Murmurations: Jed Speare and Strange Attractor (intentionally fragmented)

by EL Putnam

A murmuration is a flock of starlings — individual birds that temporarily coalesce as they migrate in formation.


On a cool day in October, Jed Speare performed with Strange Attractor on the balcony of the Sirius Arts Centre in Cobh, Ireland. This was the last time I saw him perform live. Live in this context does not just relate to the act of presenting art in real time, but concerns shared sentient existence.


The performance is four hours; a flexible coherence where artists occasionally slip out for a cup of tea to counter the chill in the air.


The sounds merge with the those emitting from the harbour: a crinkle of paper; the strum of a guitar; the rumbling bass of a boat horn; the crackle of cassette tape; an electronic pulse; the subsonic drones of a passing cargo ship.


A familiar rhythm gathers through improvisation as experiences collide, forming a temporary conglomerate where for a moment everything comes together.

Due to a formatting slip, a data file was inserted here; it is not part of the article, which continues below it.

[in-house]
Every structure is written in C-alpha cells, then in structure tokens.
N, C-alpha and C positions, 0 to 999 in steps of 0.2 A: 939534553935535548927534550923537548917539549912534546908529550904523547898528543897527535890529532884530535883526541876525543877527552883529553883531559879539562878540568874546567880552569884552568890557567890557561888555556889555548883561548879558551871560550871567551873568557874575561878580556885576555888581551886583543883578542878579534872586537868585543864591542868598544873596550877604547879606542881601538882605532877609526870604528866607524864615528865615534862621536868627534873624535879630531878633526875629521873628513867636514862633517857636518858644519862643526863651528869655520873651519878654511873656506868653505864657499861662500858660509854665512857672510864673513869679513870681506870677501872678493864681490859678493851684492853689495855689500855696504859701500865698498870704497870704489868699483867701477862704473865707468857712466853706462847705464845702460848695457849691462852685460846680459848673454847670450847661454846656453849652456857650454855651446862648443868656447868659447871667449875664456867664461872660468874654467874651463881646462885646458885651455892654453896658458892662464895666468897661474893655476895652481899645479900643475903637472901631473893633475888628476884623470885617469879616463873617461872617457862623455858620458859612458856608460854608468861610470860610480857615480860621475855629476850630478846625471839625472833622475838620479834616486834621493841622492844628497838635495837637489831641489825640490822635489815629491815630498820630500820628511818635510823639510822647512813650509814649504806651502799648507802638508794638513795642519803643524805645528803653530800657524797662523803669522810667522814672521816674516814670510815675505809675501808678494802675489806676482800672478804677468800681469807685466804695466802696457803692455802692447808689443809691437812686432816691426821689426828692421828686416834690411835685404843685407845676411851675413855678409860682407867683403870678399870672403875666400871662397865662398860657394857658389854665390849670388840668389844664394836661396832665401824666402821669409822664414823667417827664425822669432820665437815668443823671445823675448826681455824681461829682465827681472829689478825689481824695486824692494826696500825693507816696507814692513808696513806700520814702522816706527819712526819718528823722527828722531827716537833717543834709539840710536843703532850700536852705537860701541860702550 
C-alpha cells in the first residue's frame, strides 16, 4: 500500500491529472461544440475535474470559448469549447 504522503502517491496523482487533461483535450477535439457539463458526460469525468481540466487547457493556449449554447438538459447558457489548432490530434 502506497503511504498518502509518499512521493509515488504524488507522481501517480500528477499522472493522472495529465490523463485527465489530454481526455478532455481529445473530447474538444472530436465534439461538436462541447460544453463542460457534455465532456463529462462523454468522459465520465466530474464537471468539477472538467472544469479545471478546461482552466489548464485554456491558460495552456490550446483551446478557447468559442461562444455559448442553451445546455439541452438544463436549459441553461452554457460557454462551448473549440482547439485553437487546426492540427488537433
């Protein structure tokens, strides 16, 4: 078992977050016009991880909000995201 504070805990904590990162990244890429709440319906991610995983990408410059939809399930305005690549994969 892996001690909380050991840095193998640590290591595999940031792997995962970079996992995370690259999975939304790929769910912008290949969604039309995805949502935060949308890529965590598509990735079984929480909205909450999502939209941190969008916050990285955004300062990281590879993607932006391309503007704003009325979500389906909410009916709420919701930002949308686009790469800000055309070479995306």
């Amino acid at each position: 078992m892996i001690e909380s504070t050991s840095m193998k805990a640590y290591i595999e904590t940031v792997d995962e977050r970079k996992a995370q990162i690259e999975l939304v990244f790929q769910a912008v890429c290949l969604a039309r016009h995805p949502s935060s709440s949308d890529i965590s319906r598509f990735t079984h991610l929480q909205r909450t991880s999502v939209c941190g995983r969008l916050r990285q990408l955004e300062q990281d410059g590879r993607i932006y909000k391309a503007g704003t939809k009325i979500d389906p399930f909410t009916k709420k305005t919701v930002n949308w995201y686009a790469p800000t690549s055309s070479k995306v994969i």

Hands of the makers, crafting sounds; an ephemeral soundscape that slips into the environment.


The occasional babble of a baby unknowingly wandering through the scene.


Whispers of an organic unity with forms colliding; a sound close to my soul.











Postscript — in memorium of Jed Speare (1954 – 2016)

Jed taught us a lot about being an artist through his words and actions, lessons that I hold dearly and remind myself of regularly in order to counter the difficulties of this precarious path. He taught us that art brings people together, navigating a creative terrain that opens up worlds. He taught us the importance of kindness, generosity, honesty, and sincerity. He taught us the importance of taking practice seriously and thoughtfully through all stages of experimental play in order to allow a work to reach it’s full potential. He taught us the significance of art’s radical nature. He taught us to pay attention to details and to speak up when something is not right. He taught us to be careful with language. He taught us to historicize practice, to know predecessors and influences, to embrace and to learn from them. He still teaches us to keep going, no matter what. I feel honored and grateful to have had the opportunity to know and work with Jed Speare.


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